The relationship with the enterprise team has evolved. Architecture patterns could be pushed to the platform team as it grew from a more traditional IT function. This helped the enterprise move away from ticketing systems and toward self-service. It also started to treat what it was doing as a product, as an investment, and as a service. Now, when the enterprise chooses to take on a new project, the enterprise performs an “impact assessment” that analyzes the project’s architecture dependency. This happens every quarter. The enterprise plans which teams are involved, what platforms are required, etc. for each project.
In the previous phase, the ITIL was utilized. It was found that a lot of ITIL processes were very activity- and project-focused, not product-focused. Currently, the enterprise does not use ITIL-based change management for this. Change management is limited to production collision management.
The most essential change in the optimize phase is the funding model. Because the product model depends on teams being aligned to the products they build and run, it is crucial that as much of the spend as possible is also aligned to product. This means the product portfolio group looks at the overall investment plan. The decisions at the portfolio level are made annually. The chief product officer owns investment for the product portfolio and controls funding. Every year, decisions are made at the portfolio level about where to invest. There is an intake process based on epics. Each epic is funded independently.
Epics are presented every two weeks. Every Friday afternoon for ninety minutes the epics are proposed. All product groups “compete” in these meetings. There are politics, of course; since product managers control the funding, they have significant influence over how the epics are assigned. It is vital to convince product managers of the virtues of each epic. Some epics are rubber-stamped because they already align with a product manager’s strategy, while some are approved because the epic is mandatory. Everything passed gets visibility in that meeting.
The business case might not always be monetary; it could instead be employee satisfaction, customer experience, or reduction in hours. In this way, all products have P&Ls (profit and loss statements). Each product manager gets a slice of the funding pie. In this scenario, corporate IT is treated as a product. This has resulted in 90% of spend aligned to product.
One area that still needs refinement is charge-back for specific products. In theory, time is charged back to particular products, but it doesn’t work that way in reality. Because the cost structure looks exactly like the product layout, it would probably be better to get rid of chargebacks, but there’s still some resistance.
Culture and Leadership
As mentioned earlier, product/business alignment was already well understood in the enterprise. This meant that the business didn’t need to make many changes as project to product was scaled out. However, it was essential to extend the product focus to IT professionals who focus on the back-end systems. Enterprise IT lacked a dependable product management organization.
Instead, the organization was run through projects and project managers, but that’s very different than product management. Project managers tend to be more mission-focused and tend to look less interested in investment ROI or spend. As the company started shifting to a product-centric model, they pivoted the focus toward product management, starting to treat each product group as the CEO of their product line.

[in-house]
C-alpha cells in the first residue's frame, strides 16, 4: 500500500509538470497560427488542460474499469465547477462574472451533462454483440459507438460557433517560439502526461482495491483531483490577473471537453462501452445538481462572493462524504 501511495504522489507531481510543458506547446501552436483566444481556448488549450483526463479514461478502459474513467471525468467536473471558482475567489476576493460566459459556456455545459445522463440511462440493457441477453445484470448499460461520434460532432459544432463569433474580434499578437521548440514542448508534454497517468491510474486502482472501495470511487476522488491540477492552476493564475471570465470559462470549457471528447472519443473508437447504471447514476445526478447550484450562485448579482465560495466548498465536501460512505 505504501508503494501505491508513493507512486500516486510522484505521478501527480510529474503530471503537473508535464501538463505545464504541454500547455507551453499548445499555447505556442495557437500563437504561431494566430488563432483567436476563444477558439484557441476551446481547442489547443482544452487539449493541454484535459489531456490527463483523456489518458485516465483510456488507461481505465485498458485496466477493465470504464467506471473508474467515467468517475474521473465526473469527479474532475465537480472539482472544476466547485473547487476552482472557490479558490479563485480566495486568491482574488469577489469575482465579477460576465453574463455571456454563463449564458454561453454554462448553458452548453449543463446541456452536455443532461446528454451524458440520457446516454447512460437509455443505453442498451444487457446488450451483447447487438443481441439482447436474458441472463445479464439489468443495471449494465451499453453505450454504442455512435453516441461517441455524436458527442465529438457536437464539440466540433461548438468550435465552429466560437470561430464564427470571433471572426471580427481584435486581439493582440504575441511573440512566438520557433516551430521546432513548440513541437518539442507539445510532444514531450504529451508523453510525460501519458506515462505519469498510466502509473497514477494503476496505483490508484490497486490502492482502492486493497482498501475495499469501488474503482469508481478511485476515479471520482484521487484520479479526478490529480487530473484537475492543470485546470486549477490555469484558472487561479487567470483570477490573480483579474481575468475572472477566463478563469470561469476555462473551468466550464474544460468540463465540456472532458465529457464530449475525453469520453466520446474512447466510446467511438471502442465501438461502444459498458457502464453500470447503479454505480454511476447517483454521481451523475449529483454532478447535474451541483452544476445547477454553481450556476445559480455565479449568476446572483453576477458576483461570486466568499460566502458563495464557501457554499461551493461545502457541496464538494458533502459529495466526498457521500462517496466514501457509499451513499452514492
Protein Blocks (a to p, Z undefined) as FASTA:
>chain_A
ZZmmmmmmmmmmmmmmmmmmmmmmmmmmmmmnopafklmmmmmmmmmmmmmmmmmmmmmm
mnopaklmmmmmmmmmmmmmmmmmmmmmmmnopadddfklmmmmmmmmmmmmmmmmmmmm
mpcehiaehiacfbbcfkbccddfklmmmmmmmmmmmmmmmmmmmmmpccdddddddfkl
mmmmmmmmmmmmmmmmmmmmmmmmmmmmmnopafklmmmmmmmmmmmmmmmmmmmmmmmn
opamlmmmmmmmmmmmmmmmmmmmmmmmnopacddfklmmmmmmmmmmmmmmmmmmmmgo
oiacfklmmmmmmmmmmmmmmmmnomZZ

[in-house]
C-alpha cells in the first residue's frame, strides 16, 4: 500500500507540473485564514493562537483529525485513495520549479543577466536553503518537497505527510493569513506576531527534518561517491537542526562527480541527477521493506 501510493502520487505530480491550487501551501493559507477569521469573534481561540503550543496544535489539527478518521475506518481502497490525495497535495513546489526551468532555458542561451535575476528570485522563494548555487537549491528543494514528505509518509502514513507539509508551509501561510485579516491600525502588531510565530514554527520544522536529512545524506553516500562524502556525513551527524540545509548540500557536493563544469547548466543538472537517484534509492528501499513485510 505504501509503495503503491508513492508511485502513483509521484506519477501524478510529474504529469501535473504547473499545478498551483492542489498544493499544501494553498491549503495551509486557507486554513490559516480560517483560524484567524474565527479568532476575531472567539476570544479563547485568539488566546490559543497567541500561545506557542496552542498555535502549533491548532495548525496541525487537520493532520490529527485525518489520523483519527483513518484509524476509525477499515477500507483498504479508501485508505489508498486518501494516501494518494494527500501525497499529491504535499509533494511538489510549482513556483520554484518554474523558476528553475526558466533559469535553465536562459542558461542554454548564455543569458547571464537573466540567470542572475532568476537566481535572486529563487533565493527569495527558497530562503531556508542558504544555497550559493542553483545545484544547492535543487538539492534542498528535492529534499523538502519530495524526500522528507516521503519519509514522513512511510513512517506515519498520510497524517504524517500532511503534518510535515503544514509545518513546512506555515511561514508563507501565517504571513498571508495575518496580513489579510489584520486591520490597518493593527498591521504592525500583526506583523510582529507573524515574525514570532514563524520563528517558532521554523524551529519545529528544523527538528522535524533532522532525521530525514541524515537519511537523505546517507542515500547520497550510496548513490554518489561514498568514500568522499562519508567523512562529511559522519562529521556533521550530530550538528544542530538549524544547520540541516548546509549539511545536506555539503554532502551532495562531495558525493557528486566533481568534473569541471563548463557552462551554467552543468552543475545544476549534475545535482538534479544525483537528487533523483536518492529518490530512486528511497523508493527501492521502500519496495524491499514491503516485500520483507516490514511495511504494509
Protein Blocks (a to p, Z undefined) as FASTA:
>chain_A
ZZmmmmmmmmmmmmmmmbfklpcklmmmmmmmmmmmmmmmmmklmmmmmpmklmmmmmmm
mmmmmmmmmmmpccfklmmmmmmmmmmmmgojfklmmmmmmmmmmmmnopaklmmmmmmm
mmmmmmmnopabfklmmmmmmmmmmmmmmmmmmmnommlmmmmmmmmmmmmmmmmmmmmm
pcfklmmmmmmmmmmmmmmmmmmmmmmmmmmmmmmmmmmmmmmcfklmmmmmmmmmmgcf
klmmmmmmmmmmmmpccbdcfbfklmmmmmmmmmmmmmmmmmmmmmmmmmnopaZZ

Another change concerned operational service level objectives. In the previous phase, SLOs (service-level objectives) were viewed as a concern only for operations—operations owned SLAs/SLOs. These are now shared across product, engineering, and sales. Everyone shares the same objectives and goals. For example, if there is a target of 200 minutes downtime and it is exceeded, everyone feels the pain. Part of making all the work visible to all the stakeholders is that everyone needs to understand concepts like uptime and mean time to recovery. There was initial pushback from some stakeholders who felt that they didn’t need to understand the role of operational aspects on overall cost, efforts, etc. That has been overcome.
It was easy for this enterprise to holistically transition from a project to a product focus due to the existing product focus at its core. It was also advantageous that an expansive adoption of DevOps had already occurred.
Even so, the long-term sustainability of the project to product transition has required a change in the funding model so that 90% of all technology spend is aligned to business-recognized products. This requires a strong chief procurement officer, value stream thinking, and vulnerability to suggest and defend epics to business product owners in a competitive environment.
Other areas that needed to be overhauled to cement the long-term success of their project to product transformation include calibrating project management capabilities and diluting the emphasis of ITIL support processes to collision management.
In the continuing posts in this series, we will explore each of the Seven Domains of Transformation in more detail.
- Seven Domains of Transformation
- Transformation Implementation
- Business and Technology Synchronicity
- Product Taxonomy
- Workforce and Talent
- Funding Model
- Culture and Leadership
In the full white paper, The Project to Product Transformation, you will find not only the guidance indicators to create, increase, and sustain velocity, but also the negative force learnings that should help you avoid pitfalls in your transformational journey.